# Can we dispense with elastic time?

by sam_micheal | January 8, 2011 at 04:40 am
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i'm guessing not - more on that below .. i spent the day doing four things: trying to visualize the interaction (and structure) of spacelets with flux vortices that may comprise elementary particles, trying to explain the cycle of plant and animal life to Joe (my nephew), trying to explain the danger of rabies to Joe and Arthur (my son), and trying to explain the importance of friends protecting friends to Joe, Arthur, and Poy (their friend). Not easy considering my broken Thai and the fact they're 6, 3, and 5 respectively. ;) ..i also just spent a few minutes trying to chuck the concept of temporal elasticity. But considering gravitational and relativistic time dilation, i don't think we can.. Local time is affected by two things: strong gravity and your speed relative to your starting point. If you're near strong gravity, time slows down 'because of the gravity'. And if your speed relative to your starting point gets anywhere near c, the speed of light in a vacuum, time slows down from that too.. So only considering those two facts, we cannot chuck the concept of elastic time.

The reason however - we cannot model elementary particle mass with temporal curvature only is because of two things: Lense-Thirring and the postulate e.p.s are dual spacelets e-m vortices. If indeed Lense-Thirring is confirmed and indeed e.p.s are dual structures, space must have some way to twist: elasticity. So elastic time alone cannot explain these things - by itself.

i had approached the structure issue some years ago but did not have access to decent simulation equipment (fast computers with large capacity) so i 'postponed development' performing other activities (living 'normal' life).. i'm confident that others can find a suitable 3D wavelet model to represent spacelets and also the coupling scheme to define the relationship between spacelets and flux vortices. That part of the theory does not concern me. The thing that concerns me is: how we derive the proton/electron mass ratio from elasticity/impedance. If we postulate 'elastic modes' which produce the stable particle distribution in our universe, we're no better than PQMers. That's about as repulsive to me as trying to use QFT to justify spacelet theory.

The other thing that concerns me is mentioned above: the coupling scheme between spacelet and vortex. My previous research indicated flux rotation rate and mass-spin are not identical so that needs simulation and theoretical investigation. Another thing is energy distribution: is energy dually manifested or does it reciprocate between them? (In the previous paper, it was suggested energy reciprocates within a photon but not implied in e.p.s) Reciprocation might explain tunneling and other features we detect, but presents problems when modeling orbitals deterministically (orbit size is wrong when using a reciprocating e-m field). So i'm not convinced elementary particle flux energy reciprocates with spacelet energy. It may be static and dually manifested. So the coupling scheme between spacelet and e-m vortex needs thorough investigation.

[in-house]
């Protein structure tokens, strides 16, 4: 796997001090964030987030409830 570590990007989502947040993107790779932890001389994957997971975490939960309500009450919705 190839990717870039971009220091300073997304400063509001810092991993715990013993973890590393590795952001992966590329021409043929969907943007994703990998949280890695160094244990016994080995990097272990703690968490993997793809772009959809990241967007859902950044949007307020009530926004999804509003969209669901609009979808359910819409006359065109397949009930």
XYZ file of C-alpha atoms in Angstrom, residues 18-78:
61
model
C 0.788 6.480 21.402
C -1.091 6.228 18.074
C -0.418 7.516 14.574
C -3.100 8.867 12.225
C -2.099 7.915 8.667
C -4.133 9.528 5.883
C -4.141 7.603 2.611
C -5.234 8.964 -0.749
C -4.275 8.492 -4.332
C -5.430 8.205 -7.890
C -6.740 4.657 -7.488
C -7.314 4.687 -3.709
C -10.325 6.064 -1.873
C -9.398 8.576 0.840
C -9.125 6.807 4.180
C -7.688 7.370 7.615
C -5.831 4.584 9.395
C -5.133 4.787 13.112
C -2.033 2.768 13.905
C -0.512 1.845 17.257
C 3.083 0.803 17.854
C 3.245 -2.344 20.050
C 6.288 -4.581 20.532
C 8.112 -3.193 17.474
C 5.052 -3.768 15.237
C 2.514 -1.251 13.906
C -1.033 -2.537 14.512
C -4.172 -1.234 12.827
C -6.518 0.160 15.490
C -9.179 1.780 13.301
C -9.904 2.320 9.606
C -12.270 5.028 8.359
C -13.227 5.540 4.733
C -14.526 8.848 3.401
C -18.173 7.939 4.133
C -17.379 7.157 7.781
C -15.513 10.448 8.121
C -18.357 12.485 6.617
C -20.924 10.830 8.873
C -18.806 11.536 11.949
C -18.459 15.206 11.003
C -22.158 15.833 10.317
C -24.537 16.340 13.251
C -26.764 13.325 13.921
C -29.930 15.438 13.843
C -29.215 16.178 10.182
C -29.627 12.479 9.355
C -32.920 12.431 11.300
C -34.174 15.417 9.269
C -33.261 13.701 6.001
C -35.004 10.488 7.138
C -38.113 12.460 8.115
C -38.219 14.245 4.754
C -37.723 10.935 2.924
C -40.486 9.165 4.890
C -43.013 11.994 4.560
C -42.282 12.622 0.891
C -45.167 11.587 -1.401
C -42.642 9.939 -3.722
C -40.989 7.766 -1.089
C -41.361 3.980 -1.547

The two issues above: coupling scheme and derivation of particle distribution from elasticity/impedance do not especially concern me. i'm confident human beings have the brain power and patience to derive them both. After all, we've just spent about 100 years developing a model based on a faulty primary hypothesis.. ;)

One last thing mentioned above: please please please do not attempt to use QFT to justify/develop any part of spacelet theory. QFT is based on virtual particles and that simply has no place in spacelet theory. Spacelet theory was developed from a deterministic semi-classical perspective with heavy emphasis on classic electromagnetics. If you study the previous essays on the subject, you get a feel of how the theory was developed. Please do not pervert the theory by trying to include it in the Standard Model. Please respect the theory in the spirit it was developed.

Spacelet theory is essentially the application of GR to elementary particles. But it's also the reaffirmation of engineering values and ethic. Engineers are practical and tend to see things that way. What's the simplest model we can create to 'do the job'? We're expedient if nothing else. Of course when required, we can be very sophisticated and subtle. But our main thrust is expediency. So Occam's Razor is part of the engineering spirit. It's built in. Leave it to an engineer to 'point the way' to unification.. i believe that was the most likely scenario anyways.. Please do not take this as arrogance - only a shift in perspective..

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